General Assembly of Budapest unanimously approved the anti-corruption minimum program
Members of the General Assembly of Budapest expressed their unanimous commitment to the implementation of the anti-corruption minimum program developed by K-Monitor, Transparency International Hungary, and Atlatszo. The proposal was submitted by newly elected Budapest mayor Gergely Karácsony on the first gathering of the General Assembly on Tuesday. Now in an opposition position in Budapest, Fidesz politicians also liked our proposal, and voted for its implementation. Moreover, the Hungarian News Agency, and state-run media also covered the initiative.
Developed by the 3 nonprofit organizations, This is the minimum! program identified six key areas, where we asked candidates in municipal elections to commit themselves to putting into practice 21st century minimum standards for local government transparency:
Atlatszo, K-Monitor and Transparency International Hungary identified six key areas, where we ask candidates in municipal elections to commit themselves to putting into practice 21st century minimum standards for local government transparency. Candidates can join the initiative at the ezaminimum.hu webpage.
In his motion at the first meeting of the General Assembly of Budapest on Tuesday newly elected Budapest mayor Gergely Karácsony recalled that nonprofit organizations had called for the implementation of their anti-corruption minimum program before the municipal elections:
“As a candidate for mayor, I made this commitment myself, so I propose to the General Assembly to commit to the implementation of the minimum program and, as a first step, to approve a decree on the transparency and operation of Budapest Municipality” – Karácsony said.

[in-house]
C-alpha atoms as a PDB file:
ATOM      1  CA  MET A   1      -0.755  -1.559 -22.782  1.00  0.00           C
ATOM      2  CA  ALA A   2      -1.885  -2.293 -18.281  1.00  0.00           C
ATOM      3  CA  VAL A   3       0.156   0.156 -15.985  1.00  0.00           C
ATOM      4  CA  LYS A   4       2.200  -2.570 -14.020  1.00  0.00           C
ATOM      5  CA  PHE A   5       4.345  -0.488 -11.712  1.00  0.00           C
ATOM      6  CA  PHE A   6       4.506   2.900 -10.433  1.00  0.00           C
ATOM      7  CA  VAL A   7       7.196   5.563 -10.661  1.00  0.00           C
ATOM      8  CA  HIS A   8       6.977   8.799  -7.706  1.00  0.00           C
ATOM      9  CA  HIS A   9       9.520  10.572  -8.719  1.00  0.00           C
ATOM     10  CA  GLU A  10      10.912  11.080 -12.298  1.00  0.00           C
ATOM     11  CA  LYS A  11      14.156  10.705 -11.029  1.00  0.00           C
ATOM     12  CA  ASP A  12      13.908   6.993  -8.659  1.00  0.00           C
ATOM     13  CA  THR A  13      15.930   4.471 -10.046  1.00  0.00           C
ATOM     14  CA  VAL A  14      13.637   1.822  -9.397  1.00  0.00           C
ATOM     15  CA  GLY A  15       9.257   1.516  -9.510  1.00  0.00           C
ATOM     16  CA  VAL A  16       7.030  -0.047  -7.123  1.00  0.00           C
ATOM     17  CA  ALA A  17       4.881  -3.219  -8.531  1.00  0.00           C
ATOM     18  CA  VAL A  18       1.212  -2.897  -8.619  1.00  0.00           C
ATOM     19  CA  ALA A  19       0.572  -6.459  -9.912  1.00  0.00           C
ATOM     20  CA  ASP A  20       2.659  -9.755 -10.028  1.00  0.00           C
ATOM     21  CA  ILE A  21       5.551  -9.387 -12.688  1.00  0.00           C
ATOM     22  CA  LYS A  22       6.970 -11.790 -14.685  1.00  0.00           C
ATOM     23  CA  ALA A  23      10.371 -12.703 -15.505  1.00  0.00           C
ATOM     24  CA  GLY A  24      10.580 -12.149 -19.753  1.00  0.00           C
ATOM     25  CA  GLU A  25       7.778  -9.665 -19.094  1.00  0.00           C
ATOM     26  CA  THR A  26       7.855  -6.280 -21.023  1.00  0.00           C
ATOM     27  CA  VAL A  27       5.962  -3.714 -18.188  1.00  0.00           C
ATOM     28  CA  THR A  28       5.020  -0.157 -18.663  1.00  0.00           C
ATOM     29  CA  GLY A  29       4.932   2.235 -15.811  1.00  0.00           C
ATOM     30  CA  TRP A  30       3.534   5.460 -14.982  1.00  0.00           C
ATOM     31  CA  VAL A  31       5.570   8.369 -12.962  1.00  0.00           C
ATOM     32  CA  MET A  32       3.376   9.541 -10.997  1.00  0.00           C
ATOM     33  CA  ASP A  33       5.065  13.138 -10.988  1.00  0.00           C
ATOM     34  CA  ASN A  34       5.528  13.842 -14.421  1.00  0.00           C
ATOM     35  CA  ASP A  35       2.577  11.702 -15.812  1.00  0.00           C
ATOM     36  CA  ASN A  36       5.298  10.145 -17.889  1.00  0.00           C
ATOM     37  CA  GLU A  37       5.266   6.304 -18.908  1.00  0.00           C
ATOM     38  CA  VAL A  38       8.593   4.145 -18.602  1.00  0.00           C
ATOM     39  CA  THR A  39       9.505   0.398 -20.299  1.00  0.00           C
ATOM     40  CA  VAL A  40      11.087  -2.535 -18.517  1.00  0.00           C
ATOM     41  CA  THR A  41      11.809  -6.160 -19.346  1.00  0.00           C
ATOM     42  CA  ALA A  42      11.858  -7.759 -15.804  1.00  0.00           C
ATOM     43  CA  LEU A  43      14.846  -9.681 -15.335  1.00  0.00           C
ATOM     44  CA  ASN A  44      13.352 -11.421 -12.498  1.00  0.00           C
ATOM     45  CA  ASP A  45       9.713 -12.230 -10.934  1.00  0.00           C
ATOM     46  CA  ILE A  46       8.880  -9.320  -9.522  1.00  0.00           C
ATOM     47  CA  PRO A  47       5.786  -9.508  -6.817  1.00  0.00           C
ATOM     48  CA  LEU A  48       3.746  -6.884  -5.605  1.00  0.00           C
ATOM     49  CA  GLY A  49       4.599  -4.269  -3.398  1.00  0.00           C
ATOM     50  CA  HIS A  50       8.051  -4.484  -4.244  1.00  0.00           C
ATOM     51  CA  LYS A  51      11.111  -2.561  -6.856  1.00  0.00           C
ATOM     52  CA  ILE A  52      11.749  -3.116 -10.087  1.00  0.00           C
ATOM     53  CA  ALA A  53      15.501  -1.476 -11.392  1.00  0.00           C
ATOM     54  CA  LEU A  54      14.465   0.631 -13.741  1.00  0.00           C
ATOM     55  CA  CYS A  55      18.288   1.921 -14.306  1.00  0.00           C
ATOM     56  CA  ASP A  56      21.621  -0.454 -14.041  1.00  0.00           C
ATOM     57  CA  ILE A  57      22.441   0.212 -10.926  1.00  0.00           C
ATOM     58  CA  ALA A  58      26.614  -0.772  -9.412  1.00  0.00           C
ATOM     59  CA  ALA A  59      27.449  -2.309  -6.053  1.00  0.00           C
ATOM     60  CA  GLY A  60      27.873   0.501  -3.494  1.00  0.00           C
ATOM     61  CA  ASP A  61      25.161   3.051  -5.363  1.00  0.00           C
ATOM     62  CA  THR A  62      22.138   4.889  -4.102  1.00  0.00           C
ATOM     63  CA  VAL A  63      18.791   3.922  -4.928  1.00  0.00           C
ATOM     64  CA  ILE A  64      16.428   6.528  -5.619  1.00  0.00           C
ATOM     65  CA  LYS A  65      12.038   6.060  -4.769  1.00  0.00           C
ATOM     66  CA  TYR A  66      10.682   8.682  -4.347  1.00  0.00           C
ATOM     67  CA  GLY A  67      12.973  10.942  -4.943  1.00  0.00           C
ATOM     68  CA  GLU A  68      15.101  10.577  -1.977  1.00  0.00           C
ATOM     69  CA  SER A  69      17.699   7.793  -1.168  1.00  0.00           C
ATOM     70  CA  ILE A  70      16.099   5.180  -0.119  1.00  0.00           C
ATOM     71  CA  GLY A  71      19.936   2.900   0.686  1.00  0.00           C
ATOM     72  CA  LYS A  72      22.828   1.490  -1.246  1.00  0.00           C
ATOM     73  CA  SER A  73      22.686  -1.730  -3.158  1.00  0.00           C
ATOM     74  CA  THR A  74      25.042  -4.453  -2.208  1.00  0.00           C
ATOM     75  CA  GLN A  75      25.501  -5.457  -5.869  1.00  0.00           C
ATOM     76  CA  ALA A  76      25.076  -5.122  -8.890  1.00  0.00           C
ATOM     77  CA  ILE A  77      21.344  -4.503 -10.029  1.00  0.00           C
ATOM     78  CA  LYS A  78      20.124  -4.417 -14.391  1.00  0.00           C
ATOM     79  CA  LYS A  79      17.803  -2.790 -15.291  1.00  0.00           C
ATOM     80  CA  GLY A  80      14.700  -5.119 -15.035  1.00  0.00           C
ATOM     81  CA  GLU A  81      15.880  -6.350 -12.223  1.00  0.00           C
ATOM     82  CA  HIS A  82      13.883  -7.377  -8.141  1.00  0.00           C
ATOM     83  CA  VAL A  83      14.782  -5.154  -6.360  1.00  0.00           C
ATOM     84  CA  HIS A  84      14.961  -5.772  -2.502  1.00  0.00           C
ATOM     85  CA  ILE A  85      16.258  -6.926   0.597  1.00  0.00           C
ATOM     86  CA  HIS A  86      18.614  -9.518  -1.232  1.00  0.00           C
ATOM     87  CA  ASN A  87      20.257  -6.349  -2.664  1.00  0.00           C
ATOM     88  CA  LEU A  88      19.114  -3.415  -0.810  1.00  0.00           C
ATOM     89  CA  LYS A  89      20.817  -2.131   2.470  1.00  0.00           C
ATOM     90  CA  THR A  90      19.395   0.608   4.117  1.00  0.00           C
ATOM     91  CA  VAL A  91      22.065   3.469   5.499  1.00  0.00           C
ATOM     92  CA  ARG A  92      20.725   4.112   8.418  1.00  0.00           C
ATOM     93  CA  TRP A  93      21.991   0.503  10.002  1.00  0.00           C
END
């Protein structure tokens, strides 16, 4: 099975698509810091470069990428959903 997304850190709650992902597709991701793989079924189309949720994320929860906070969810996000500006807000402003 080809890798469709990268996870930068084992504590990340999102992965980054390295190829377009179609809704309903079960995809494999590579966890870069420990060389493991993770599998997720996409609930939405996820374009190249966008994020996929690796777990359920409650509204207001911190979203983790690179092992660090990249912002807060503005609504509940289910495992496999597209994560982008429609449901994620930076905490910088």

The minimum program will be extended to institutions and companies run by the capital, but as a first step, the current disclosure practices and infrastructure should be assessed, according to the decree approved by the General Assembly unanimously.
More candidates committed than 5 years ago
Before the local government elections on October 13, 2019, twice as many, 390 candidates had committed to the minimum program than five years earlier.
Back then 193 candidates joined, 43 of them won seats in 2014. Almost without exception, they have initiated the implementation of the program in their municipalities. In many places, however, the majority of the body or the notary obstructed the attempt, but still dozens of settlements became more transparent as a result of the initiative.
Candidates now joining the minimum program have pledged, within a 100-day mandate, to submit a decree about transparency and accountability in their local governments. The signatories included 39 mayoral candidates, 15 of them won seats, and 390 municipal representatives, 170 of them won seats in October.
Miklós Ligeti, Legal Director of Transparency International Hungary, said in a speech before the General Assembly of Budapest voted on the matter, that it is very simple to summarize the proposal: Don’t steal!